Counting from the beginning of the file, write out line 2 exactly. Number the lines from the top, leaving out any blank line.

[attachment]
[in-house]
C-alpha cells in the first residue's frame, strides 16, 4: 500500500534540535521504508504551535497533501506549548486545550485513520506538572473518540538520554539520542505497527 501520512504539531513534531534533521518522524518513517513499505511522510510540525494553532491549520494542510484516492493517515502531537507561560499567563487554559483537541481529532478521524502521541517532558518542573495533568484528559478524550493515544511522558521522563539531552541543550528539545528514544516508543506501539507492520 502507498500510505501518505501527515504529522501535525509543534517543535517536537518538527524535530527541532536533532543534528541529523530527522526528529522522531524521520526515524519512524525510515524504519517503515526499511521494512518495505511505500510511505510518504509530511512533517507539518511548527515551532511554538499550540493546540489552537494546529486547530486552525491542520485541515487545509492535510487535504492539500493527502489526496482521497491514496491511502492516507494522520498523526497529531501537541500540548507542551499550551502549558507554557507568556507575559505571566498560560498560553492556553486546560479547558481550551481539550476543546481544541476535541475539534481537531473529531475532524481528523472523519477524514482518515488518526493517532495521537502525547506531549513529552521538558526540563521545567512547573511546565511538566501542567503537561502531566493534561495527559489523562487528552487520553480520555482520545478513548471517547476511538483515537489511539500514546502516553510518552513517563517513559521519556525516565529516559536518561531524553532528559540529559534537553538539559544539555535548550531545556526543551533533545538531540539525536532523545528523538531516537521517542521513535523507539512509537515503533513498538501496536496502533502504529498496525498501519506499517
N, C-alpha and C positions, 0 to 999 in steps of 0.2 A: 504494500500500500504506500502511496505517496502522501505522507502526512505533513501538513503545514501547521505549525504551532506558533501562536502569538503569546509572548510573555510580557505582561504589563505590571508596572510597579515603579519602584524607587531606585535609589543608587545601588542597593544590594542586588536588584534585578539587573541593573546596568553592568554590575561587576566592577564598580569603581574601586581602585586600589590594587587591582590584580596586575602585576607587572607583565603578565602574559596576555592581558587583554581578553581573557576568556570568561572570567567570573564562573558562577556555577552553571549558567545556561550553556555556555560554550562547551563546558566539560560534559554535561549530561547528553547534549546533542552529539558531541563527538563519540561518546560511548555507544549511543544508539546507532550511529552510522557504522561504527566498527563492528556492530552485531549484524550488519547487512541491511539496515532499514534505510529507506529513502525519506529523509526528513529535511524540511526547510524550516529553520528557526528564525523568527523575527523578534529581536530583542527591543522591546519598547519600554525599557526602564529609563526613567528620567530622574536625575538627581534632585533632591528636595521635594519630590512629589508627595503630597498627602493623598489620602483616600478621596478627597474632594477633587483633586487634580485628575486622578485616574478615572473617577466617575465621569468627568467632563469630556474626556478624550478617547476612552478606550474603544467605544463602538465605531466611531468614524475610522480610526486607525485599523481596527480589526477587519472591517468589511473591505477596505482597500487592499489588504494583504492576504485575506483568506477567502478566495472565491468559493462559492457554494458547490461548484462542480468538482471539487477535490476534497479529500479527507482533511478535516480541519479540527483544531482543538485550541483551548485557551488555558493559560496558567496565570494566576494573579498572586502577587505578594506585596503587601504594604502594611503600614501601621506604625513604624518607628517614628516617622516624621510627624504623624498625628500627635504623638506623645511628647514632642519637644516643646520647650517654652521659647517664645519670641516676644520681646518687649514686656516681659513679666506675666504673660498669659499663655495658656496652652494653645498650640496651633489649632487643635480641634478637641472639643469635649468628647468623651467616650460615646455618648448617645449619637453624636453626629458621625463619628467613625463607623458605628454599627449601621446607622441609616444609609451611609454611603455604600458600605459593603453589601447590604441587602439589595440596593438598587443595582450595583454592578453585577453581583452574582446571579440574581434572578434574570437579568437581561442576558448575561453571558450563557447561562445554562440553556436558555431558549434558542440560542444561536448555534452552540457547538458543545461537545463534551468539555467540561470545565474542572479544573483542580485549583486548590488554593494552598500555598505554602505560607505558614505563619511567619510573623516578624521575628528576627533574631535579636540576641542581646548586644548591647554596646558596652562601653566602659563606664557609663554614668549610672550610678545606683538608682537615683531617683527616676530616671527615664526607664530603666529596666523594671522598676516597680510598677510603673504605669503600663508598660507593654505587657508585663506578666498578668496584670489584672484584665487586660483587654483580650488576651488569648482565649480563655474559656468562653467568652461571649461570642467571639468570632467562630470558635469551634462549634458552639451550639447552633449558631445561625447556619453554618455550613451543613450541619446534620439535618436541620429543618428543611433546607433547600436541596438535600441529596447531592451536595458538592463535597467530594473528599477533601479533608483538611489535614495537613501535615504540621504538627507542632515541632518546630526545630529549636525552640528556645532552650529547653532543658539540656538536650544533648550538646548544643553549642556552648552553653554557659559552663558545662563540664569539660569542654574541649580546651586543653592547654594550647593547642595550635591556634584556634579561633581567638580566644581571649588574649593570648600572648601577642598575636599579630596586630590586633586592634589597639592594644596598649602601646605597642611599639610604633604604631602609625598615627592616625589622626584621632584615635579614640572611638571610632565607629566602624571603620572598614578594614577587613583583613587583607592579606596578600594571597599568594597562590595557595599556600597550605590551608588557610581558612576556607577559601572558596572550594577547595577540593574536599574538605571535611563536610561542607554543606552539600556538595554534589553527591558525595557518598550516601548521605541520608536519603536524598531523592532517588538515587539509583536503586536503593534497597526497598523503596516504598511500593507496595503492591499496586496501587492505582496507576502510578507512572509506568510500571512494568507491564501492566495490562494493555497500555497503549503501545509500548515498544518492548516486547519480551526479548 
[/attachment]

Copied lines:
C-alpha cells in the first residue's frame, strides 16, 4: 500500500534540535521504508504551535497533501506549548486545550485513520506538572473518540538520554539520542505497527 501520512504539531513534531534533521518522524518513517513499505511522510510540525494553532491549520494542510484516492493517515502531537507561560499567563487554559483537541481529532478521524502521541517532558518542573495533568484528559478524550493515544511522558521522563539531552541543550528539545528514544516508543506501539507492520 502507498500510505501518505501527515504529522501535525509543534517543535517536537518538527524535530527541532536533532543534528541529523530527522526528529522522531524521520526515524519512524525510515524504519517503515526499511521494512518495505511505500510511505510518504509530511512533517507539518511548527515551532511554538499550540493546540489552537494546529486547530486552525491542520485541515487545509492535510487535504492539500493527502489526496482521497491514496491511502492516507494522520498523526497529531501537541500540548507542551499550551502549558507554557507568556507575559505571566498560560498560553492556553486546560479547558481550551481539550476543546481544541476535541475539534481537531473529531475532524481528523472523519477524514482518515488518526493517532495521537502525547506531549513529552521538558526540563521545567512547573511546565511538566501542567503537561502531566493534561495527559489523562487528552487520553480520555482520545478513548471517547476511538483515537489511539500514546502516553510518552513517563517513559521519556525516565529516559536518561531524553532528559540529559534537553538539559544539555535548550531545556526543551533533545538531540539525536532523545528523538531516537521517542521513535523507539512509537515503533513498538501496536496502533502504529498496525498501519506499517